By William R. Johnson, CRA, FAHRA, MBA
Over the last several years, the patient experience has become both a focal point and sore spot across the healthcare industry. Not only are healthcare leaders challenged to deliver high quality services, in a safe environment, at a lower cost, and with fewer resources; but patients must also be highly satisfied with their experiences during the healthcare encounter. Experts have created many techniques to help improve the patient’s experience, but the methodologies to integrate these techniques into workplace culture are sometimes absent from the implementation plan. Ultimately it is workplace culture that determines how successfully any strategy will be executed and how effectively new behaviors can be ‘hardwired’ into everyday work life.
When developing patient satisfaction strategies the leader must ensure the proper cultural foundation exists if the patient experience is to be improved. Ultimately the leader is responsible for the health of the workplace culture. The most effective leader creates and designs a culture of high performance, and the ineffective leader allows a culture to create itself by default. The default culture is often self-serving when it comes to performance and is counterproductive to the organization.
The fate of every brilliant strategy ultimately falls into the hands of workplace culture. An old proverb states, “Culture eats strategy for lunch every day.” My personal twist on that proverb is, “If culture is eating strategy for lunch, then leadership has become the appetizer.”
If the culture is healthy and ready to support a patient experience improvement initiative, then the leader must determine where to focus resources to ensure improvement. The leader must also ensure patient experience strategies are effectively communicated and reinforced with staff at all levels. In addition, and most importantly, the leader as a change agent must consistently model the language and behaviors proven to result in positive patient experiences.
There are countless influencers of the patient’s perceptions during a healthcare encounter, most of which fall under two basic categories: processes and people. These are the two areas the leader should focus upon when developing a patient experience improvement strategy.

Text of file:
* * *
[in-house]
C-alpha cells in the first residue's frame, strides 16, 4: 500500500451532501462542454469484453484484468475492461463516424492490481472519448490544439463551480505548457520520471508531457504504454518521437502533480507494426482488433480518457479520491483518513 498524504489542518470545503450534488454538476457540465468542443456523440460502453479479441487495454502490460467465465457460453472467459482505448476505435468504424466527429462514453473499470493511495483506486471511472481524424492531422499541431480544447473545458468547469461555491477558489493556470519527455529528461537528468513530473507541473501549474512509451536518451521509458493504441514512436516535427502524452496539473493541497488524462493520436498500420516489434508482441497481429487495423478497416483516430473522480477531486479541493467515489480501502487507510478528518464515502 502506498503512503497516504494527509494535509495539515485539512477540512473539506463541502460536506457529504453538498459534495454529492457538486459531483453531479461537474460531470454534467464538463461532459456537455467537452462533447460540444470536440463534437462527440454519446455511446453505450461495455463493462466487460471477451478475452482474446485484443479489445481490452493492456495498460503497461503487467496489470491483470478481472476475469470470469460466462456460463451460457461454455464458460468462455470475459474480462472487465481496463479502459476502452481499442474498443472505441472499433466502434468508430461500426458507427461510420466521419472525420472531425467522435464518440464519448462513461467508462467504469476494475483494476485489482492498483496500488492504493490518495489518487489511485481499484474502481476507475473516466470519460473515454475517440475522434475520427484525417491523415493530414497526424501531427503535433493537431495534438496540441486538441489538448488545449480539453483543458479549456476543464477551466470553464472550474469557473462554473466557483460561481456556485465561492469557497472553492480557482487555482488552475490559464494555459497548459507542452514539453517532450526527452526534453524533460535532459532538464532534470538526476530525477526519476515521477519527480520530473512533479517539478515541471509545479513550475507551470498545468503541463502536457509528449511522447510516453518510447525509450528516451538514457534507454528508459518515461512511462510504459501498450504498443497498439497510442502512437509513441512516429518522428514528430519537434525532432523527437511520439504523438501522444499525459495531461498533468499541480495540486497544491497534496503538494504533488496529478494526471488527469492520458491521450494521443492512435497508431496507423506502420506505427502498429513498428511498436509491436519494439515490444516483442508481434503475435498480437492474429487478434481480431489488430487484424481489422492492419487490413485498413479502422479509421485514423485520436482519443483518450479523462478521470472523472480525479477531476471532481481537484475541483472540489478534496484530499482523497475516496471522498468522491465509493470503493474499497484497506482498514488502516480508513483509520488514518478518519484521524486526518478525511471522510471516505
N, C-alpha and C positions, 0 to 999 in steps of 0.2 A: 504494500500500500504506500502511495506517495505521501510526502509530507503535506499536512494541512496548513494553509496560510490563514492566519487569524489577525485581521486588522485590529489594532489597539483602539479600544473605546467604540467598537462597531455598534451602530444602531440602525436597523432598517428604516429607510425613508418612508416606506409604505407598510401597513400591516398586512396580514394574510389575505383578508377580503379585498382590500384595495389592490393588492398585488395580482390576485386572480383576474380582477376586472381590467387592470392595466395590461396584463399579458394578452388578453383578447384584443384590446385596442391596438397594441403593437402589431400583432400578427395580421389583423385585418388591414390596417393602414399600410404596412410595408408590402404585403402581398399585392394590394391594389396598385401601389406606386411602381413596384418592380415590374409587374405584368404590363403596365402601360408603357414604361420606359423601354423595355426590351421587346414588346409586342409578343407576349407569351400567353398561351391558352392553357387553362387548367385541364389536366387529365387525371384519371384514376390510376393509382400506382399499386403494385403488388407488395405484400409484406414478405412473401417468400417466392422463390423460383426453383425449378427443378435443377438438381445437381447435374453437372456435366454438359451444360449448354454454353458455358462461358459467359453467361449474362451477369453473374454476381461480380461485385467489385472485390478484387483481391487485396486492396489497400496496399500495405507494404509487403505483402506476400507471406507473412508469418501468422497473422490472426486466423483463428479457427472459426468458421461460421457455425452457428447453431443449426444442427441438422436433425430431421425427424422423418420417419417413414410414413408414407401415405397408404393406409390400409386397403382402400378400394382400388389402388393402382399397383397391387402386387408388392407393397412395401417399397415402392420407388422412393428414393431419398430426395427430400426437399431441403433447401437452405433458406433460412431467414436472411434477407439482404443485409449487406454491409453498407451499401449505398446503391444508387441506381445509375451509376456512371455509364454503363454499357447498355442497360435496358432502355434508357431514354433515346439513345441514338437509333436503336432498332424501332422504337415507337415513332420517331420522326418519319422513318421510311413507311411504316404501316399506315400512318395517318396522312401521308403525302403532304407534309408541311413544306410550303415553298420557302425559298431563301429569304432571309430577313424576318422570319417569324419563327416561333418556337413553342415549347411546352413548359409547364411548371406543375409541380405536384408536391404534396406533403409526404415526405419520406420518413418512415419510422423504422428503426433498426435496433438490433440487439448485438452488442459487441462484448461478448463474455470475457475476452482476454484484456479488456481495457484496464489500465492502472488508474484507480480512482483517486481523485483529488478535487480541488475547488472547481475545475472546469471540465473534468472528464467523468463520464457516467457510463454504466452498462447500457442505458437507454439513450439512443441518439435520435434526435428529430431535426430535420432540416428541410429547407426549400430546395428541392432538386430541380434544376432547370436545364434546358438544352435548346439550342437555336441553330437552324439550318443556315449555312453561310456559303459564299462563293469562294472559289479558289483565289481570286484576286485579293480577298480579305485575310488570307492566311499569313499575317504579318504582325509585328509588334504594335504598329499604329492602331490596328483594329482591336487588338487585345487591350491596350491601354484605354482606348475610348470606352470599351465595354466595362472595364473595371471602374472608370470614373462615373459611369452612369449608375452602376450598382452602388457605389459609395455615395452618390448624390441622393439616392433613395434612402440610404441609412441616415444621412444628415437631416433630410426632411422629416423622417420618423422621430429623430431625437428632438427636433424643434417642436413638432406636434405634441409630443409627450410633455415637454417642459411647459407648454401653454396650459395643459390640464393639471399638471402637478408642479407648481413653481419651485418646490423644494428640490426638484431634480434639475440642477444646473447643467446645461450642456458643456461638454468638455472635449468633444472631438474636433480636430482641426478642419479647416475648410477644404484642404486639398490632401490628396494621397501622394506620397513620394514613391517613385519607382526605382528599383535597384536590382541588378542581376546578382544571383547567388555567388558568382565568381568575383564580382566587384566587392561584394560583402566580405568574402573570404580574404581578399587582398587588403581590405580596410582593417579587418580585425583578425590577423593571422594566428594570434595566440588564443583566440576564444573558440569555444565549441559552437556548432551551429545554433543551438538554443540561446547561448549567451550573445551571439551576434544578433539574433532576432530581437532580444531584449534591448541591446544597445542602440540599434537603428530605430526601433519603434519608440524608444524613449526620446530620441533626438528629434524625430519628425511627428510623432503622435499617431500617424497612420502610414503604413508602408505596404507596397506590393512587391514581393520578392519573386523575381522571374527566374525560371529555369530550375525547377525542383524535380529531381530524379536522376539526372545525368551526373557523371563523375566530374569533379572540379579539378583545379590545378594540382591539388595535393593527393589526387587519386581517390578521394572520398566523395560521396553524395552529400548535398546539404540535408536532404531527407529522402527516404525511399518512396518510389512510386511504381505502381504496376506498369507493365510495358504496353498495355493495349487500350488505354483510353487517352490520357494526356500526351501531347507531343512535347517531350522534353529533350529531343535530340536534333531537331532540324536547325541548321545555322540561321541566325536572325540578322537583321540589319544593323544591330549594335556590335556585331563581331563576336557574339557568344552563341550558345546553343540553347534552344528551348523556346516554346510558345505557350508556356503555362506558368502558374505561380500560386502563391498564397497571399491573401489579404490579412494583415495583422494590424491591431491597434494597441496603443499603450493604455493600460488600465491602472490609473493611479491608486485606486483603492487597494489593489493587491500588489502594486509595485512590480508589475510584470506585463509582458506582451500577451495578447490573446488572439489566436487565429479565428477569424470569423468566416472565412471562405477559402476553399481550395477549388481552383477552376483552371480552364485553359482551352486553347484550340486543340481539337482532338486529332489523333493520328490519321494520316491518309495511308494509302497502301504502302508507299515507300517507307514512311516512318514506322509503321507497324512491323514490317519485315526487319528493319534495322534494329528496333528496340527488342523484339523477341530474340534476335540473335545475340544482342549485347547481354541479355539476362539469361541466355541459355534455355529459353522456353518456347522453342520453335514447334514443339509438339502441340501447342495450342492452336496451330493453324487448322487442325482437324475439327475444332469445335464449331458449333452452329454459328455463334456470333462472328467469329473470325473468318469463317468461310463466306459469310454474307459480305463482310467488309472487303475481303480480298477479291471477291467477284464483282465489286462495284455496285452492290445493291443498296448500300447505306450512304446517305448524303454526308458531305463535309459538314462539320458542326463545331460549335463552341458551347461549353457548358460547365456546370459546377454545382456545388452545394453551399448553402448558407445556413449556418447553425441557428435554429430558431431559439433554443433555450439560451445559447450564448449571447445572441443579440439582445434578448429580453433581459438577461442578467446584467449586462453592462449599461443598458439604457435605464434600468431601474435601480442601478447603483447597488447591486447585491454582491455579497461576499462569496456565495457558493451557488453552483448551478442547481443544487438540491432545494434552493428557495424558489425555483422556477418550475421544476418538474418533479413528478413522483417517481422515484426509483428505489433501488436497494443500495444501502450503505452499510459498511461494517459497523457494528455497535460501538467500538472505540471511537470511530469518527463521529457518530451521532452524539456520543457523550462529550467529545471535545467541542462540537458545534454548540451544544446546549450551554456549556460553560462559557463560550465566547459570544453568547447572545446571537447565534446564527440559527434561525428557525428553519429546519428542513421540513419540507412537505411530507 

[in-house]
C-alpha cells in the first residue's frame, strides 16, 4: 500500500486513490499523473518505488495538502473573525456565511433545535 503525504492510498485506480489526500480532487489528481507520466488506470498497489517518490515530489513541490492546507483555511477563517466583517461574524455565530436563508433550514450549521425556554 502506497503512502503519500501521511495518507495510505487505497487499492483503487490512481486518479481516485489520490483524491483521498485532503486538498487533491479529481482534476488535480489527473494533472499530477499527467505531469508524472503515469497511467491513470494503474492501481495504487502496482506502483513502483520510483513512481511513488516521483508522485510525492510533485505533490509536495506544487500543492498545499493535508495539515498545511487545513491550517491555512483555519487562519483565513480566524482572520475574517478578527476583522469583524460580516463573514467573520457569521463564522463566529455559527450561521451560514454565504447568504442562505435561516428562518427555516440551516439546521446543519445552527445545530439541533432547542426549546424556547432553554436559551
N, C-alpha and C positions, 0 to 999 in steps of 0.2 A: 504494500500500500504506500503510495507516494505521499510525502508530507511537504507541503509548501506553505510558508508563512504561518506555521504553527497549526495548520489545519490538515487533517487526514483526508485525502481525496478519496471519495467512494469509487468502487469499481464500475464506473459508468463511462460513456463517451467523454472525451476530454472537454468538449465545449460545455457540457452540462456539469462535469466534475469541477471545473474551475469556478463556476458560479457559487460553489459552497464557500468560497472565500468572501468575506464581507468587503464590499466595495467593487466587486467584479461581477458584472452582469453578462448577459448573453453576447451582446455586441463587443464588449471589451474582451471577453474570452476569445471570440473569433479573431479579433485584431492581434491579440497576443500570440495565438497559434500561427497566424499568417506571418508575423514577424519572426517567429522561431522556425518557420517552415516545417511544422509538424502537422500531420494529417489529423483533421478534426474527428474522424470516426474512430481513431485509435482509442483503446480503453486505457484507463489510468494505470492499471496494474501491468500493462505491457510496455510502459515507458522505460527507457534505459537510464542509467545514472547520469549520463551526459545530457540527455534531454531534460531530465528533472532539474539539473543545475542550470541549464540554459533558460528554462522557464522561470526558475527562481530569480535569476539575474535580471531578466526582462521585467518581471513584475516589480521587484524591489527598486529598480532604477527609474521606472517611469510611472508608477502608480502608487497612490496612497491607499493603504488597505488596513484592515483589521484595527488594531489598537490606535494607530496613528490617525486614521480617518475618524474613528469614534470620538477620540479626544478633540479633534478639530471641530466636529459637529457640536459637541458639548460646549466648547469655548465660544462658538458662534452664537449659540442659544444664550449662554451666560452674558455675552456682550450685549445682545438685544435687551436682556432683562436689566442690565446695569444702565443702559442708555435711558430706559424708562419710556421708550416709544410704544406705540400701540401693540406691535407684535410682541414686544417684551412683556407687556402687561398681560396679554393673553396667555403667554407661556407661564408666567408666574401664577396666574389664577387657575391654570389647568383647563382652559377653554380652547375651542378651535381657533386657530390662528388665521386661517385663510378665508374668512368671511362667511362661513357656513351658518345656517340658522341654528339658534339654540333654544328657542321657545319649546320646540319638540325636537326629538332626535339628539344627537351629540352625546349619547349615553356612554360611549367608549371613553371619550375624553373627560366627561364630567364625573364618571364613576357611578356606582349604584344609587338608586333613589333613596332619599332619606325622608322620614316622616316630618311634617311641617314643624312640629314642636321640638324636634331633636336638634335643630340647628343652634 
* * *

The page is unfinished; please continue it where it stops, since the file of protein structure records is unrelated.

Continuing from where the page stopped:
When focusing on processes the goal is to achieve efficiencies. Moving the patient through the healthcare encounter as safely and efficiently as possible improves patient satisfaction. Find ways to make the experience as seamless as possible, regardless of the number of touch points, stops, or ‘silos’ that exist. Efficiencies give time back to the patient and also help improve workflow, productivity, and contributions to the bottom line.
Unfortunately, processes can break down during times of high stress caused by such things as an unexpected spike in patient volumes, equipment failure, or staffing shortages. When processes fail the only tools available for patient service recovery are the social skills of patient-facing staff. In essence, the culture of the workplace is strongly determined by how members of the team, including the leader, communicate and interact with one another. This is why the leader must ensure the culture is healthy and that all staff demonstrate and practice civility throughout the day.
During my Spring Conference presentation on Thursday, March 17, Laying the Foundation for Patient Experience Excellence, I will review several other areas of importance in regards to patient experience initiatives. I look forward to the opportunity meet you in Chicago. For more information on the Spring Conference sessions, schedule, and registration, please visit www.ahraonline.org/SpringConference.
William R. Johnson, CRA, FAHRA, MBA is the executive director, patient & guest services/patient experience officer at The Christ Hospital Health Network in Cincinnati, OH. He can be reached at william.johnson@TheChristHospital.com.